(Reuters) - Diminutive left-hander Brian Harman turned into a giant-killer when he rolled in a 30-foot birdie putt at the final hole to win the Wells Fargo Championship on Sunday and snuff out Dustin Johnson’s hopes of winning a fourth consecutive start.
With Johnson watching on TV in the clubhouse at Eagle Point in Wilmington, North Carolina, Harman stroked a beautiful putt and erupted in delight when it dropped into the cup.
He carded 68 to finish at 10-under-par 278 for his second PGA Tour victory, one stroke ahead of fellow Americans Johnson (67) and Pat Perez (68).
Spaniard Jon Rahm (71) finished two strokes behind, while overnight leader Patrick Reed (75) struggled with his driver and faded to end five strokes behind.
World number one Johnson, playing for the first time since falling down stairs on the eve of the Masters a month ago, was seeking to become the fifth player in PGA Tour history to win at least four consecutive starts.
After sinking a 15-foot birdie at the par-five 18th, he looked set to be part of a playoff until Harman birdied the final two holes, a five-footer at the 17th setting up his final-hole heroics.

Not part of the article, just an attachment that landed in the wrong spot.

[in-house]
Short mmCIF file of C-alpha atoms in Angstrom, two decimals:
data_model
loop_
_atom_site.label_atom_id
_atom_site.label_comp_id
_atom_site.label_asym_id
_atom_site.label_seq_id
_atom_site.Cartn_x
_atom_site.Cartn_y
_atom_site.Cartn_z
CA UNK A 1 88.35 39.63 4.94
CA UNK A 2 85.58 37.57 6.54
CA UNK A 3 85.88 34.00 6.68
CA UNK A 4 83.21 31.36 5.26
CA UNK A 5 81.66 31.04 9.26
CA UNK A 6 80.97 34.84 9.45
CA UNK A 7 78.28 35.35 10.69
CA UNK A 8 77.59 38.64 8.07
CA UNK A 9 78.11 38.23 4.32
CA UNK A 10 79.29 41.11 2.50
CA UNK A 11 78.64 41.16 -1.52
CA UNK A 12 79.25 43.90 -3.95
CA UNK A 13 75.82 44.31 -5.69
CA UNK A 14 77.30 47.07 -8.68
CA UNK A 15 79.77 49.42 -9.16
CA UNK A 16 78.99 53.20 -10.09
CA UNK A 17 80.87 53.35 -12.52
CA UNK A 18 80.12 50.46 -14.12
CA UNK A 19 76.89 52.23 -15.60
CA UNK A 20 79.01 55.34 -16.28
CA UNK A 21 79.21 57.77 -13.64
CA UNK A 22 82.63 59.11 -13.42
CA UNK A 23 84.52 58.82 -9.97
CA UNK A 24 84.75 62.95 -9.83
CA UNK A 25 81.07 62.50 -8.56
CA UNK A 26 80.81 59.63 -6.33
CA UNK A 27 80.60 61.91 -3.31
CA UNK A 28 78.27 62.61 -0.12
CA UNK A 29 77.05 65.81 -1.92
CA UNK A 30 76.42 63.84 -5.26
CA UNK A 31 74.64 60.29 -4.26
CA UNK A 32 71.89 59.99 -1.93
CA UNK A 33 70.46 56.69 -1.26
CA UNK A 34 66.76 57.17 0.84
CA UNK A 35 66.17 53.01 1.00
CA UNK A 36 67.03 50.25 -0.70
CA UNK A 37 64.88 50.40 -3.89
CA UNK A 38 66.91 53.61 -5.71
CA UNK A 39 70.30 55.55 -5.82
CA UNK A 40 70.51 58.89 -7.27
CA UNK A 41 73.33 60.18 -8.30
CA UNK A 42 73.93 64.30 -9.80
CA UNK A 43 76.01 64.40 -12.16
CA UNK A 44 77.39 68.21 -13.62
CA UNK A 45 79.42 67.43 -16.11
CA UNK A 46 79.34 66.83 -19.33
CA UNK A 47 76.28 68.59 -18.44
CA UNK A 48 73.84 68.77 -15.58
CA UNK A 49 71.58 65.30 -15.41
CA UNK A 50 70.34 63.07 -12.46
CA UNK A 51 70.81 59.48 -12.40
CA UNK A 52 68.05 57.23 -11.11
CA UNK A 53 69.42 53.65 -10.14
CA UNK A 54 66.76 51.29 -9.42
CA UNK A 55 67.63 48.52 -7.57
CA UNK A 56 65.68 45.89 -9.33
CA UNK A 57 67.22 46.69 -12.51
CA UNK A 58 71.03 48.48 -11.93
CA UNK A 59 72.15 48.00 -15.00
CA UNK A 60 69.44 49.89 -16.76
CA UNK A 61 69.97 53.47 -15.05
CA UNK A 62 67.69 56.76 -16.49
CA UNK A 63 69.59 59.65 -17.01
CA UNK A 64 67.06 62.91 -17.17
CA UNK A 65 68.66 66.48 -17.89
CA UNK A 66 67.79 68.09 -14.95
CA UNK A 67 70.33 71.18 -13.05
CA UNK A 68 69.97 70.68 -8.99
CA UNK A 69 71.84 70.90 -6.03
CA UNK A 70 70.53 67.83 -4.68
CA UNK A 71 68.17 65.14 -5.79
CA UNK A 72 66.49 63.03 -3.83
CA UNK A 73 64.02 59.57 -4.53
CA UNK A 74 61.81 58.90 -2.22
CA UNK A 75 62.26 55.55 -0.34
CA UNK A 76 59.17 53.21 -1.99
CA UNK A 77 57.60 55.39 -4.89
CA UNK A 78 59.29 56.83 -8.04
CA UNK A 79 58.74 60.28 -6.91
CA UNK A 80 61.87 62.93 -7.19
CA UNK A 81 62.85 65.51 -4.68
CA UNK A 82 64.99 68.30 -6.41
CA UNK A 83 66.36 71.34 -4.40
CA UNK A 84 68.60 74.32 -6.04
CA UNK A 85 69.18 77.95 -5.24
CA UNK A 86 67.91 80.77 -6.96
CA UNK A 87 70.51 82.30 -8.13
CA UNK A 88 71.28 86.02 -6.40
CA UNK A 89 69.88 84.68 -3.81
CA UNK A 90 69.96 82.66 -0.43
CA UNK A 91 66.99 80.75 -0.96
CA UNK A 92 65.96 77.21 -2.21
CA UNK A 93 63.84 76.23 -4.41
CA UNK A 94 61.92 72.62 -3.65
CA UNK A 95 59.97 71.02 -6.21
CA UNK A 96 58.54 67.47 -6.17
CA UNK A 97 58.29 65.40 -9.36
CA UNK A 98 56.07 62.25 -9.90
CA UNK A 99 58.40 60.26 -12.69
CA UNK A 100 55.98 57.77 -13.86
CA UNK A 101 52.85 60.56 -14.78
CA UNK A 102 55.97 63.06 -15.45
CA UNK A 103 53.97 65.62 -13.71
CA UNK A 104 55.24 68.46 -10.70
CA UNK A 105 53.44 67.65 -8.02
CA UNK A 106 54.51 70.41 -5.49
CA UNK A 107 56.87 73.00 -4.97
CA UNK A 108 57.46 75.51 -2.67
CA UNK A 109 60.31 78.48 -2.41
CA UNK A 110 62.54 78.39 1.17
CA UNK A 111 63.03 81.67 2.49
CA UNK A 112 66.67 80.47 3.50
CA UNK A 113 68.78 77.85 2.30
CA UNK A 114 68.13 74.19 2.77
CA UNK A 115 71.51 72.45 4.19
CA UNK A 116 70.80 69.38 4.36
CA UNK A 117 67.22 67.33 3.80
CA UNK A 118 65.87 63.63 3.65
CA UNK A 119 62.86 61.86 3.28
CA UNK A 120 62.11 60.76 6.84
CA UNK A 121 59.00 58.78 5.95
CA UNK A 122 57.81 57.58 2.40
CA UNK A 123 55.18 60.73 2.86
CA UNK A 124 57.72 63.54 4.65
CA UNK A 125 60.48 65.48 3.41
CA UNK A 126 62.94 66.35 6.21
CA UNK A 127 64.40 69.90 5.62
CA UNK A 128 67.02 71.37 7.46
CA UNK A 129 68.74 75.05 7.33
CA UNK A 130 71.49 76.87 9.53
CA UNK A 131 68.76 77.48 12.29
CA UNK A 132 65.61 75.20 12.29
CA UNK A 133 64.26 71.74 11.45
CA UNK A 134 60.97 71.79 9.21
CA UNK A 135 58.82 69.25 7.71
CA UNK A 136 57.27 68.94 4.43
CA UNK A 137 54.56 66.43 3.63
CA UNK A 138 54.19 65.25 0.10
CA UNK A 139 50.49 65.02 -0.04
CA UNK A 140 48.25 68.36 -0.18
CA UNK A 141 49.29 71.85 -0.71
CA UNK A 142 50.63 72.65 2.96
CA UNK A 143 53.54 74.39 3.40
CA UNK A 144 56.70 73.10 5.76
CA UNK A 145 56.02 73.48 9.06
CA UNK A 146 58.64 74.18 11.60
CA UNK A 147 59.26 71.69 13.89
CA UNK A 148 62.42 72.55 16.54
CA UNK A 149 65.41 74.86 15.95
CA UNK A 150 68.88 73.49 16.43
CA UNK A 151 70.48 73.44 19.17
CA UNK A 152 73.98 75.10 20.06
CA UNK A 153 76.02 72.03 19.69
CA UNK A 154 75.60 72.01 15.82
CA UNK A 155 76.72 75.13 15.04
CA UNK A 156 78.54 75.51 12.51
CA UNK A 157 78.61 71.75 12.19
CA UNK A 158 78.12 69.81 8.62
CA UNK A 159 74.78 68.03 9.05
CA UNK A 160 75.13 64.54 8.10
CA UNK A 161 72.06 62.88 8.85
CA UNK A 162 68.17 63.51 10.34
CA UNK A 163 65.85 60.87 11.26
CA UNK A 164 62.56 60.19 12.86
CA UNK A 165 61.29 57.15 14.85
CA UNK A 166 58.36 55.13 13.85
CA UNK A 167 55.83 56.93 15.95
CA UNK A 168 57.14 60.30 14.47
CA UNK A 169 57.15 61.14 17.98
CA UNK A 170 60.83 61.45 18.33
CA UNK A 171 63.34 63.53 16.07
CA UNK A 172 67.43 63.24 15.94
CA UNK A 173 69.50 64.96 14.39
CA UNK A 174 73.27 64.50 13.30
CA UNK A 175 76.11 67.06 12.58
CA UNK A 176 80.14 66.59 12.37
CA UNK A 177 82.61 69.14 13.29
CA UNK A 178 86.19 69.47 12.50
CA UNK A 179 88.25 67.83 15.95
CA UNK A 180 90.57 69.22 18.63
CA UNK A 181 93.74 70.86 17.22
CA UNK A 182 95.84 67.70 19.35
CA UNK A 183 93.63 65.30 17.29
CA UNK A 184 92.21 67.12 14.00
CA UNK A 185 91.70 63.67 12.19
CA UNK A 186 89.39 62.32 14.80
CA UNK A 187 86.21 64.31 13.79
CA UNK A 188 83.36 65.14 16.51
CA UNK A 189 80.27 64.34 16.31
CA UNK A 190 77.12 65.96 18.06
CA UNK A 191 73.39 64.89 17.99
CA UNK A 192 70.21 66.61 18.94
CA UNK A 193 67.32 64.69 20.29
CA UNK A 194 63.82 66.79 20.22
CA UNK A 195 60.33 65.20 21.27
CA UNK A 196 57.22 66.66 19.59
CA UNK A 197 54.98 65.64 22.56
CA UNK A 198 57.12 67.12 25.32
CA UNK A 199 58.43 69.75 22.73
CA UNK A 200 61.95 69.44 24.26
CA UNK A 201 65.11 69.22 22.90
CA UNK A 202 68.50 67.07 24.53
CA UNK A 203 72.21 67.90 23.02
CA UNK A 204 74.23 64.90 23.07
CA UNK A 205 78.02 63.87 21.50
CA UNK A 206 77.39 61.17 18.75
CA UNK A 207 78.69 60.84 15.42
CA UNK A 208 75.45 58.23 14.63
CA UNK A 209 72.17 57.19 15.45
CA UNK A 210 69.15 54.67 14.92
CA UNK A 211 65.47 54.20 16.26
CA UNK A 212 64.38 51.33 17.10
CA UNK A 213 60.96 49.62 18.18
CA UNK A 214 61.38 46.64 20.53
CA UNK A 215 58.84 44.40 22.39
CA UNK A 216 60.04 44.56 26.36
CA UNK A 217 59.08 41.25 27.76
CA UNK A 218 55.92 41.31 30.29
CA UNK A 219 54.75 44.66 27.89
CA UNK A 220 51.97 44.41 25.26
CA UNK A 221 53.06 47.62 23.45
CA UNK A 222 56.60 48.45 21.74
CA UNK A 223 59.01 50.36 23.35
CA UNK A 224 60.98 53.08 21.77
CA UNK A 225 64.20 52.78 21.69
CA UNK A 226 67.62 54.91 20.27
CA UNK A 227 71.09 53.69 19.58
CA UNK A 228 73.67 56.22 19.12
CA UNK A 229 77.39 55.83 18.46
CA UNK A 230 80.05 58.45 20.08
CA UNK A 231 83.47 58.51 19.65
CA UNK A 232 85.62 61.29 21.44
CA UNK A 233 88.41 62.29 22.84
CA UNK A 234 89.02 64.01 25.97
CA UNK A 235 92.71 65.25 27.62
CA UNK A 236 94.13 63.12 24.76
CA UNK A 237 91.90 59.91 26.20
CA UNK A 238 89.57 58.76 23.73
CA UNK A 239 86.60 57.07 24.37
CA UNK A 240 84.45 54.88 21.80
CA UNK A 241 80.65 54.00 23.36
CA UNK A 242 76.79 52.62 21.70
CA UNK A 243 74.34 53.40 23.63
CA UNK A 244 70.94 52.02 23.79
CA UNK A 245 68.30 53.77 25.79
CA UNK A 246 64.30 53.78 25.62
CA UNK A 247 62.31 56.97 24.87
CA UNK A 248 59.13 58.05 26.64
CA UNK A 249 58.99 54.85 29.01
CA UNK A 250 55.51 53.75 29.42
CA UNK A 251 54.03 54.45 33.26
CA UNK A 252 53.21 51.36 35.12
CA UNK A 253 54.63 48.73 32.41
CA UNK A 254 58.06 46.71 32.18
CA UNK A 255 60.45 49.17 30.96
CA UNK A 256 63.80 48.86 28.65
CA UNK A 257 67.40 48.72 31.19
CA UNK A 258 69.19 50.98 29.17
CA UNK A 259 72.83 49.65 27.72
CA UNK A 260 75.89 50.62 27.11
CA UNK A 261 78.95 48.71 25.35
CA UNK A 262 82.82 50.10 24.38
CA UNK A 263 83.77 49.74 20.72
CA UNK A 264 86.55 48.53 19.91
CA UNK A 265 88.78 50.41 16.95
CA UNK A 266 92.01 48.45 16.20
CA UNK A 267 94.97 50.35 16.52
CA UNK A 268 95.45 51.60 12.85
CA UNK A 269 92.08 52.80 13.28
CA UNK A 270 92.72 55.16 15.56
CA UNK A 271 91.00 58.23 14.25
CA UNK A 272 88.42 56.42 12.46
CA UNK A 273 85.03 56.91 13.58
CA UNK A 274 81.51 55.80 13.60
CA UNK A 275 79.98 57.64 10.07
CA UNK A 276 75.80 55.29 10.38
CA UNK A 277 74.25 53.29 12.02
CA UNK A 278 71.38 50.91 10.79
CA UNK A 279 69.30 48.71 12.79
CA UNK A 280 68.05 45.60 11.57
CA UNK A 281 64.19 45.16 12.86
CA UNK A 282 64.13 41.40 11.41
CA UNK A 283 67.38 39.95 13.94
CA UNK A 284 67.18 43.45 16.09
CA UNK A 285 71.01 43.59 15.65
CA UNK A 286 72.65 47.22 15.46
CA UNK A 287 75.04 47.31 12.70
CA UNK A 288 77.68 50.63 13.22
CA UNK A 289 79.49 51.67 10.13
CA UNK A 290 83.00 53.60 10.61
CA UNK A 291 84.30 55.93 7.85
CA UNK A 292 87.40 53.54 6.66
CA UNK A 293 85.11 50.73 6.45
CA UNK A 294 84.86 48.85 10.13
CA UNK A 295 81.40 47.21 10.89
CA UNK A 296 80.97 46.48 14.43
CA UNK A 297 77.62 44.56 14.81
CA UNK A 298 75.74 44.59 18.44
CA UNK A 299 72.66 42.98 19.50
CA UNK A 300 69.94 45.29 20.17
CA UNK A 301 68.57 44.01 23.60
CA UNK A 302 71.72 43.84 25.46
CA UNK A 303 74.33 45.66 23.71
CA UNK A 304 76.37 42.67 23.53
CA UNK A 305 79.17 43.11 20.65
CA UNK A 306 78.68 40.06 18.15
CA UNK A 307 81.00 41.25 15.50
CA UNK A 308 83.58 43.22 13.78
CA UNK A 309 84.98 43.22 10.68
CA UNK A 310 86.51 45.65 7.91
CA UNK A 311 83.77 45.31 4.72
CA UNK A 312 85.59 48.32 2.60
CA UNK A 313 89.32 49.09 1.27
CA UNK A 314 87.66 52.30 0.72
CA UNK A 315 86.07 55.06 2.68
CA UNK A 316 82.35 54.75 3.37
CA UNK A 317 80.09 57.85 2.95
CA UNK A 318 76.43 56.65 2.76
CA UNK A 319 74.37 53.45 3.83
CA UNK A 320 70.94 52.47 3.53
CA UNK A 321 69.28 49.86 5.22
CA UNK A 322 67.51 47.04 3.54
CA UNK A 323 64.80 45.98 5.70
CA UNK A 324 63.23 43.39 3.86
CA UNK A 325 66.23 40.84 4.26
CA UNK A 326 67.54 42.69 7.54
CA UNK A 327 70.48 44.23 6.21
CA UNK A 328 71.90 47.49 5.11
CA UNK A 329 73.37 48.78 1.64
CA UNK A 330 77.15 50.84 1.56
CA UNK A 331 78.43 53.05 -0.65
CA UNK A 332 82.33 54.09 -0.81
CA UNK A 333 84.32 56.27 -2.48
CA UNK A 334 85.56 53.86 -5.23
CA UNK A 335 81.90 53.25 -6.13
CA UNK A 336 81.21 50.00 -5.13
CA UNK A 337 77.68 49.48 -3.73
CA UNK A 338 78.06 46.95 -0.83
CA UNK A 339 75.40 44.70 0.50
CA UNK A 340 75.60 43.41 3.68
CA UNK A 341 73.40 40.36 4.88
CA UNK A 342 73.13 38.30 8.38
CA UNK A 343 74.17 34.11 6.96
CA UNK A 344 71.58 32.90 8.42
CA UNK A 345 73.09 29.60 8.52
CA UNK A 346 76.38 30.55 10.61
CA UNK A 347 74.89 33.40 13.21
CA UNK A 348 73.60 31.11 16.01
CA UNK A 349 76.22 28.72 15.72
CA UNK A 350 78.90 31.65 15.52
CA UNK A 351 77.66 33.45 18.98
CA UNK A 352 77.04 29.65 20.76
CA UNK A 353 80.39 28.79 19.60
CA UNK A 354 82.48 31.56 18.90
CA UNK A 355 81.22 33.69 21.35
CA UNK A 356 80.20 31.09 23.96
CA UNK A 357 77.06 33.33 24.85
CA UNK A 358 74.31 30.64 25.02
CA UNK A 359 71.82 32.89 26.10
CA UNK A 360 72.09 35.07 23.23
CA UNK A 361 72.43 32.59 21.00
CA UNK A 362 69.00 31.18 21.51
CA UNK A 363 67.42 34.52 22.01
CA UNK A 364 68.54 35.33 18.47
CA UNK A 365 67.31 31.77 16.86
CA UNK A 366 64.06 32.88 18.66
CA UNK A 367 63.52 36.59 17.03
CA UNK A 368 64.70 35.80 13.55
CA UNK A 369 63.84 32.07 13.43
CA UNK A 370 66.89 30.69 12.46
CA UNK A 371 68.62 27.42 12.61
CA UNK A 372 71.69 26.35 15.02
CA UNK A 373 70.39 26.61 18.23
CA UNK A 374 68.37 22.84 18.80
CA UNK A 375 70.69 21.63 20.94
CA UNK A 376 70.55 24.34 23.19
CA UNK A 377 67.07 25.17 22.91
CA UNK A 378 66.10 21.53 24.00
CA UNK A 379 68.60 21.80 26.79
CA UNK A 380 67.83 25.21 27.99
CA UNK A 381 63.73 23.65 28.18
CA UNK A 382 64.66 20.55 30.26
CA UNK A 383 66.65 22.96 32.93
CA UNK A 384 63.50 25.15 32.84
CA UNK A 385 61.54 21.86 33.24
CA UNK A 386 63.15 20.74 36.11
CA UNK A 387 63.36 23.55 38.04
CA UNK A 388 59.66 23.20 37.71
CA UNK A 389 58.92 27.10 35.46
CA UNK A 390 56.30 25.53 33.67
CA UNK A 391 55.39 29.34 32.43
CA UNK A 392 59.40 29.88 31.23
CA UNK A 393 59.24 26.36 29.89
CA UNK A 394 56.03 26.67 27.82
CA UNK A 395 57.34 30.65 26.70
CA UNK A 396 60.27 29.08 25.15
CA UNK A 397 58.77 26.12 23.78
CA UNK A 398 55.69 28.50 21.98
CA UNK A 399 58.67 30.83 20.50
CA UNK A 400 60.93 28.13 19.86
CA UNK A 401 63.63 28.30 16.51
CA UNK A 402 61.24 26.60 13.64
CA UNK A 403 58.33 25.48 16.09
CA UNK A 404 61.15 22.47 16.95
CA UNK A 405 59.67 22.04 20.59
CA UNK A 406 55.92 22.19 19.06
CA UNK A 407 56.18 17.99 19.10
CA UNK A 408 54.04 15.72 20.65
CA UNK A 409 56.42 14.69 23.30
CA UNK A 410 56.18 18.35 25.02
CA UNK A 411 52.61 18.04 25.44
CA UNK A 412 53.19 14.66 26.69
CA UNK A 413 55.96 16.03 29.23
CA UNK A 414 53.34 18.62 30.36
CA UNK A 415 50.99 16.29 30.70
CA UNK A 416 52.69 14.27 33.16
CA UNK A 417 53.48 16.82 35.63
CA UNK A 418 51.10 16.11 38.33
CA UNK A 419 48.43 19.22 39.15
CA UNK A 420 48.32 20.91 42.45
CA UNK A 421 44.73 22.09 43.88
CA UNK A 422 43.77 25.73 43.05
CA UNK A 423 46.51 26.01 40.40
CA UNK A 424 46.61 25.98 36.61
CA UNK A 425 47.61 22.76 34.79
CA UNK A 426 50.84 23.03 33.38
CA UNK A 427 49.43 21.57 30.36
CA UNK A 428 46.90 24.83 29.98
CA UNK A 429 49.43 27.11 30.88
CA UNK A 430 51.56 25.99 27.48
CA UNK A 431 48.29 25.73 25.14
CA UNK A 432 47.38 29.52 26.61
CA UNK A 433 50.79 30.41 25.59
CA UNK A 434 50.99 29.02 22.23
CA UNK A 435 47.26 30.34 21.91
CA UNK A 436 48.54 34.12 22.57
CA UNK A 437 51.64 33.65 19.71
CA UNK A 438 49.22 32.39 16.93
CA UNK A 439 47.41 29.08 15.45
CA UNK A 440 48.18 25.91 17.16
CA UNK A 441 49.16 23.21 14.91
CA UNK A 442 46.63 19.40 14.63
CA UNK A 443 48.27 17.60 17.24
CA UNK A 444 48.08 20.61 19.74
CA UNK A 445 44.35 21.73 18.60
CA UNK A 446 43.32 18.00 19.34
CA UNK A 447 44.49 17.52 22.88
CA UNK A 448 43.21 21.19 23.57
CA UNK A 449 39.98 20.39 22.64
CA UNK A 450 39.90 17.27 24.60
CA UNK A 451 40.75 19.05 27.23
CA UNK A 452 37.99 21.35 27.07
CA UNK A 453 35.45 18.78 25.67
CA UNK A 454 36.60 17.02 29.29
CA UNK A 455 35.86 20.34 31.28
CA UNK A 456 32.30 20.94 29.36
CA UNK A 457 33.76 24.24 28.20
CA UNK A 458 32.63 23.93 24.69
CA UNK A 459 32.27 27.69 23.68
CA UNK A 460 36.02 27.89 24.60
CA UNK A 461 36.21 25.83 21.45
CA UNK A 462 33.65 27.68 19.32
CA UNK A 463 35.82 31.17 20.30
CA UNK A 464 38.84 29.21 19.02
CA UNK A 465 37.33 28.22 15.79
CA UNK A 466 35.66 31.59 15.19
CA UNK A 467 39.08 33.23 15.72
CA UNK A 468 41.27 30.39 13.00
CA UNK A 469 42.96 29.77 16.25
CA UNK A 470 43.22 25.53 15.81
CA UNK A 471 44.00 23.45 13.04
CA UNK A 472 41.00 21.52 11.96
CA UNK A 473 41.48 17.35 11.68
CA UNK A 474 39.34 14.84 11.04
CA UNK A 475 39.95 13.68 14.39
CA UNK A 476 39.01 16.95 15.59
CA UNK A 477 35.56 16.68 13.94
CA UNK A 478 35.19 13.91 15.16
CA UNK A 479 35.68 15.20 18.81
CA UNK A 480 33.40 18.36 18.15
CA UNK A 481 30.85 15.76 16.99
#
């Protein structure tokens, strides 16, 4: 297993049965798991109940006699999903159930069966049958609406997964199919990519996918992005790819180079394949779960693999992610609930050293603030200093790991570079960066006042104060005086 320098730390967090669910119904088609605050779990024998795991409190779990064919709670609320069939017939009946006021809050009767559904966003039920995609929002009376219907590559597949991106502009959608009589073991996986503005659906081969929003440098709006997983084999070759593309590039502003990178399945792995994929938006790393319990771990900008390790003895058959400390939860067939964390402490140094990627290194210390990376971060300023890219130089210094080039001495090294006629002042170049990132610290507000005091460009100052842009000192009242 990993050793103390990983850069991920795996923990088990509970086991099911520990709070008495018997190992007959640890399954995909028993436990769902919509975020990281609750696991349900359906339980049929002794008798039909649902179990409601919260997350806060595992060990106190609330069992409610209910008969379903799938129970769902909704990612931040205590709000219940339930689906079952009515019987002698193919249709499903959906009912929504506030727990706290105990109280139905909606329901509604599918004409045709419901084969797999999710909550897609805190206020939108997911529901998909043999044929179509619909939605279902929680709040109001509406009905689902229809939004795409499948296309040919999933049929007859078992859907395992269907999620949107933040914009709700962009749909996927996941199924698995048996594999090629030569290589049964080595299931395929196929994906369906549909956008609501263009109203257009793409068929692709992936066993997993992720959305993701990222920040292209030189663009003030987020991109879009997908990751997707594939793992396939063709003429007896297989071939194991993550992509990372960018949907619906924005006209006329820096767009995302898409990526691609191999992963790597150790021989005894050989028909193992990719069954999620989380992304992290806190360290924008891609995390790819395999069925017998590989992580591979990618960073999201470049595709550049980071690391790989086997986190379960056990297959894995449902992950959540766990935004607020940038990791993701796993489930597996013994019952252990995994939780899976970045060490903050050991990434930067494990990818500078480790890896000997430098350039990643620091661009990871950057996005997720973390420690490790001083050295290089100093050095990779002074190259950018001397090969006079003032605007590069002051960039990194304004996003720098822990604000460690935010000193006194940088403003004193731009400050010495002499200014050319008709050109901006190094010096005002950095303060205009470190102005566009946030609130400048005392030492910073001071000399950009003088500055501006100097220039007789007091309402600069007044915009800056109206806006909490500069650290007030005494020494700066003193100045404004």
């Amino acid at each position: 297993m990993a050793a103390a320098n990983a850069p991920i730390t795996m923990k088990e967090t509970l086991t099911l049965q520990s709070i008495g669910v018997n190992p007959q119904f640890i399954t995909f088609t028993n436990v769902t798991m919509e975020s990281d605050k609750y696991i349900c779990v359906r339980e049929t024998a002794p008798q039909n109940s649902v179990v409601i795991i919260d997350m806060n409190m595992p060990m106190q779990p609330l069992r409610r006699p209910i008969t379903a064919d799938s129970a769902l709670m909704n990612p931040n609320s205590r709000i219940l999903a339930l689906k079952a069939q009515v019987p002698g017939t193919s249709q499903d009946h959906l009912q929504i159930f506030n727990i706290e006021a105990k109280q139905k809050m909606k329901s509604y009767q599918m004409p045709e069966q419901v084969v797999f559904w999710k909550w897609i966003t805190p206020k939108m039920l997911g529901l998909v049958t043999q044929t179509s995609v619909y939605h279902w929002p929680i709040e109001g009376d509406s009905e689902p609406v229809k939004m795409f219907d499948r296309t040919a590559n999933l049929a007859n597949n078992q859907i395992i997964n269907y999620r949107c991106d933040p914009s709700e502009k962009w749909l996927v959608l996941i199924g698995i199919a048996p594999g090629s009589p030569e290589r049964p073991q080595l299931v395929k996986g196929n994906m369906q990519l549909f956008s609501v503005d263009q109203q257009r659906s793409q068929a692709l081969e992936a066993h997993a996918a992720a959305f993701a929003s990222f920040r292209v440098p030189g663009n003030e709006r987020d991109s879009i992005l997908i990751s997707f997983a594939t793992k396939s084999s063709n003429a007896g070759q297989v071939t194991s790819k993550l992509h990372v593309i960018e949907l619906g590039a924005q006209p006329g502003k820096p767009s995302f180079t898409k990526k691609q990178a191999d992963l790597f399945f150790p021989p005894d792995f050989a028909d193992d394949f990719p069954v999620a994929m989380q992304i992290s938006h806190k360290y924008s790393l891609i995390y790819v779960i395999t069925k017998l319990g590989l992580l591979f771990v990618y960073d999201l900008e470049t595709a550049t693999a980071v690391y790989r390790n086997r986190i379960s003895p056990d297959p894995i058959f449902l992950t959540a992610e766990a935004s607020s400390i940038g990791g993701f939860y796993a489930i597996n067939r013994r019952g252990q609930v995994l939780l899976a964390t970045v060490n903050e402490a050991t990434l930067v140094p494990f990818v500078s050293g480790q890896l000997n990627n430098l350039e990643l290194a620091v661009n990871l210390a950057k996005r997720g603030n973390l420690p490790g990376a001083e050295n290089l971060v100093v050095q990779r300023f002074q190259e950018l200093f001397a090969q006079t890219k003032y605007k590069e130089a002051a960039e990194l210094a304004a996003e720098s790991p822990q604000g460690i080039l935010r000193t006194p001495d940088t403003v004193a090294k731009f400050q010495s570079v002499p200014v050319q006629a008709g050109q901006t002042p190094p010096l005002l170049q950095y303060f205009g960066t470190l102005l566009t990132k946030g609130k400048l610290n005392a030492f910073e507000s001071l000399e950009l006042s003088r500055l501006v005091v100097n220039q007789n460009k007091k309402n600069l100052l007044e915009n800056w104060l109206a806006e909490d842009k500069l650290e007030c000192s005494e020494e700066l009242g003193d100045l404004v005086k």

Harman said it would be wrong to call his winning putt unbelievable.
“I could believe it because I’ve been rolling it so well this week but when that thing was about a foot short I said, ‘That thing’s going home’,” Harman, 30, said in a greenside interview after collecting his second PGA Tour victory.
“I’ve been working really hard... just trusting that I’m pretty good at what I do. This feels really good. It’s a lot of emotion for sure.”
Harman expected his 2014 John Deere Classic victory to open the floodgates, but instead spun his wheels until recently.
“After I won the first one I thought I was going to be there a lot and it didn’t work out that way,” he said.
“I struggled over the next two years, never really got into the hunt. I started getting into the hunt at the beginning of this year and started feeling like it was coming around, so I’m glad to get it validated.”
Despite not winning, Johnson, 32, was happy with the state of his game in his first tournament after five weeks off.
“I didn’t know what to expect this week,” he said. “The first couple of days I didn’t play that great but really played nicely on Saturday and Sunday so I’m happy with where the game is going into next week.”
Reporting by Andrew Both in Cary, North Carolina; Editing by Ken Ferris